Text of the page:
Plaintiff never received a hearing on the misconduct ticket and was never found guilty of a misconduct charge. Instead, the prison turned over the matter to the Ionia County prosecutor. On September 7, 2016, Plaintiff was found not guilty of the heroin charges.

         Plaintiff contends that his placement in segregation and his increase in security classification violated the Eighth Amendment. In addition, he contends that Defendant Gallagher's actions in writing a false misconduct ticket and in planting the heroin violated Plaintiff's right to substantive due process. Plaintiff also alleges that, in transferring Plaintiff to a higher security level without a hearing, Defendant Miller deprived him of his liberty without due process. Plaintiff further asserts that Defendant Gallaher retaliated against him by either planting heroin on him or falsely claiming that Plaintiff had heroin, because Plaintiff threatened to file a grievance about the racial slurs. He argues that Defendant Miller retaliated against him for refusing to provide information about drug dealing in the prison. Finally, Plaintiff asserts that Defendant Gallagher maliciously prosecuted him for threatening to file a grievance.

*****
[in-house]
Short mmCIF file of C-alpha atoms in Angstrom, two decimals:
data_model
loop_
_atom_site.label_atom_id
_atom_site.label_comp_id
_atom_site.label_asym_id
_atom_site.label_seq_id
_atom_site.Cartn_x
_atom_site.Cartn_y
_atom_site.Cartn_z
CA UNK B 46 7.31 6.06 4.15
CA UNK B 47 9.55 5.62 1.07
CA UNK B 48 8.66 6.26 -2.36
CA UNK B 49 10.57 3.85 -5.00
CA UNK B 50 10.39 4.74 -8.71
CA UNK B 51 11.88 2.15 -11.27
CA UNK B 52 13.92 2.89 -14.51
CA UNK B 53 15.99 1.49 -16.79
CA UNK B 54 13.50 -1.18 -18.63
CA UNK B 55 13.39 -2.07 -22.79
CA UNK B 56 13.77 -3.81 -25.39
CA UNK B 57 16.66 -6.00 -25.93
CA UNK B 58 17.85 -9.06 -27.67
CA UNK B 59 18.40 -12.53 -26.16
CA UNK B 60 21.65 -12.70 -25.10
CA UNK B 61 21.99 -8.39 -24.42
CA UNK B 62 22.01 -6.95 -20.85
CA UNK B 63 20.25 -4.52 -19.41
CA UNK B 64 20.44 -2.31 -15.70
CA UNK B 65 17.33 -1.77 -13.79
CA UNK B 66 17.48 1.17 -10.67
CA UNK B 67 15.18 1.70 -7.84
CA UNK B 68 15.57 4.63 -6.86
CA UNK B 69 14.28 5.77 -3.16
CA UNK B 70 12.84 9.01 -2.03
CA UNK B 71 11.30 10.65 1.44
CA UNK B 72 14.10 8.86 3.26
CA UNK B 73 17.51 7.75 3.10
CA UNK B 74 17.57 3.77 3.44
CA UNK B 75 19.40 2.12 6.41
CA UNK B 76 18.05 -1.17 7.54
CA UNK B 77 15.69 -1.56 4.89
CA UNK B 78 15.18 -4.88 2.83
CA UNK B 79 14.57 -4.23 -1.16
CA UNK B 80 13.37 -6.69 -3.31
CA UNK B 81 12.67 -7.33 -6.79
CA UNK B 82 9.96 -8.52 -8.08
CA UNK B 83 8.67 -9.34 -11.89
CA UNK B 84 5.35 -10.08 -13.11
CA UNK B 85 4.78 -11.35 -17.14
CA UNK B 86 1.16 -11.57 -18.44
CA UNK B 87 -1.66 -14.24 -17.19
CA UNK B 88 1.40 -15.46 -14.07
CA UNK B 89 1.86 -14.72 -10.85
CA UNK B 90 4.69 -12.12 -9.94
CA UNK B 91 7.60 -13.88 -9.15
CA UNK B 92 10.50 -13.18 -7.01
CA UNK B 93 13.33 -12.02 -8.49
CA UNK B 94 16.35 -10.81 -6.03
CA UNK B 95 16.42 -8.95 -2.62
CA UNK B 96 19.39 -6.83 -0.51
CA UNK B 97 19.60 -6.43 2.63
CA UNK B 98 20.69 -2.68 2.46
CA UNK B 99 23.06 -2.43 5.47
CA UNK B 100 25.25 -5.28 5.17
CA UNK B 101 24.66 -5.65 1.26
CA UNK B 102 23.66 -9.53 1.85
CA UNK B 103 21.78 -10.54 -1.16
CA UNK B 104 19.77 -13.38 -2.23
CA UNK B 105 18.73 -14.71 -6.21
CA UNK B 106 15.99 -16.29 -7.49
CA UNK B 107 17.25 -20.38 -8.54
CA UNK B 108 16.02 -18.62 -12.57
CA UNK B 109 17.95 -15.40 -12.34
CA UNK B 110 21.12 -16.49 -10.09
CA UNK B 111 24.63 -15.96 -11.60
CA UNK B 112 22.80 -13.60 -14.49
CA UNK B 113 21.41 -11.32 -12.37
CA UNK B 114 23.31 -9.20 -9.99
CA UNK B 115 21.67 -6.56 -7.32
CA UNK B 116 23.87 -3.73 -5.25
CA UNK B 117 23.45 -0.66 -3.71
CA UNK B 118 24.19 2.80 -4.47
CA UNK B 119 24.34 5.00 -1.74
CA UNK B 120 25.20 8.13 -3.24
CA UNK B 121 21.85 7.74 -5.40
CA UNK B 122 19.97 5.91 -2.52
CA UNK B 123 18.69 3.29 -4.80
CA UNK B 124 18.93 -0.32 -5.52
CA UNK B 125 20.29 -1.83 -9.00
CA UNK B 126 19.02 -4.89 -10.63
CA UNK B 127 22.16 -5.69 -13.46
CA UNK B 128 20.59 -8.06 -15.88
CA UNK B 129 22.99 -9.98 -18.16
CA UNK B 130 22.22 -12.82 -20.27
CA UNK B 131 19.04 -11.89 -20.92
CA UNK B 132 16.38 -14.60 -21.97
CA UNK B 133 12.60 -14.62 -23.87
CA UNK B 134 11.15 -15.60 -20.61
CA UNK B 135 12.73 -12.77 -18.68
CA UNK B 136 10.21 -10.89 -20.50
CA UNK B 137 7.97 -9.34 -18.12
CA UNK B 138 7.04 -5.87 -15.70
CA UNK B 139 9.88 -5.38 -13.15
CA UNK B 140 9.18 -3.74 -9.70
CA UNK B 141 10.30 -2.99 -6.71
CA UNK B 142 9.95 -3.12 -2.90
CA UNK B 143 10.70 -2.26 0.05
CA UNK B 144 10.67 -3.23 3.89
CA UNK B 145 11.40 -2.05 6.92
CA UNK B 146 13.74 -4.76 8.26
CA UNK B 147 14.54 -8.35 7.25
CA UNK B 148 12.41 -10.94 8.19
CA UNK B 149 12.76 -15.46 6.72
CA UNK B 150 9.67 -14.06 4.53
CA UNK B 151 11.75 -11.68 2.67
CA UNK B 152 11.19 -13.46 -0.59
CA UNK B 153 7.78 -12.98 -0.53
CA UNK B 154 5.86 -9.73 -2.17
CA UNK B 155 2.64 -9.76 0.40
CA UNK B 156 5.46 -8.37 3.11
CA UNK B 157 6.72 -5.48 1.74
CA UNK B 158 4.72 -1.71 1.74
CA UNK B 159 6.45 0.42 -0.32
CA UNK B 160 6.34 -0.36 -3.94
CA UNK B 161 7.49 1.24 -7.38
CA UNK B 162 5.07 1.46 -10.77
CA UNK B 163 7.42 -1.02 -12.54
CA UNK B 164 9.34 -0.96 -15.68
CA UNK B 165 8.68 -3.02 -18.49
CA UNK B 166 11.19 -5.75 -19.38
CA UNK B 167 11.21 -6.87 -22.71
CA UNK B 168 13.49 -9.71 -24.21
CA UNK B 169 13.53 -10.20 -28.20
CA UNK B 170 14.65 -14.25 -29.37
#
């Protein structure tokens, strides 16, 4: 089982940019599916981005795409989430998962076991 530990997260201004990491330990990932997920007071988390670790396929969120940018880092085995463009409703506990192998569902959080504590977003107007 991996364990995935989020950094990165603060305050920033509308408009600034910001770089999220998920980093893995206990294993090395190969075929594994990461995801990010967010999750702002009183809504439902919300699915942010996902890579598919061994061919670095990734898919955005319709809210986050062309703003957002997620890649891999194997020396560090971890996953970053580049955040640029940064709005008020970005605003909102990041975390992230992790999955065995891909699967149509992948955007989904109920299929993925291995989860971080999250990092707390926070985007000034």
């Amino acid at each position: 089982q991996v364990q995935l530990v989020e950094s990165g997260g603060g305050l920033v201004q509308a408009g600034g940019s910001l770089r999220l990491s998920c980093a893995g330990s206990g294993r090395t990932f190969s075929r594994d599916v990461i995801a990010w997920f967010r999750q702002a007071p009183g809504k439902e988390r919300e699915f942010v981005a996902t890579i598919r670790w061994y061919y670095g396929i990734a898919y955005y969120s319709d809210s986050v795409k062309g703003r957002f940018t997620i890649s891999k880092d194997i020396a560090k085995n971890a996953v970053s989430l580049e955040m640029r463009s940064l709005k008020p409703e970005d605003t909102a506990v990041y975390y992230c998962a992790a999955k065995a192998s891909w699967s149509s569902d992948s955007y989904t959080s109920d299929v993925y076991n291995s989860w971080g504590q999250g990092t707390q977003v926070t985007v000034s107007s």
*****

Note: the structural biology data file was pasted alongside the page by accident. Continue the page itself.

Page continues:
For relief, Plaintiff seeks compensatory and punitive damages.

         II. Failure to state a claim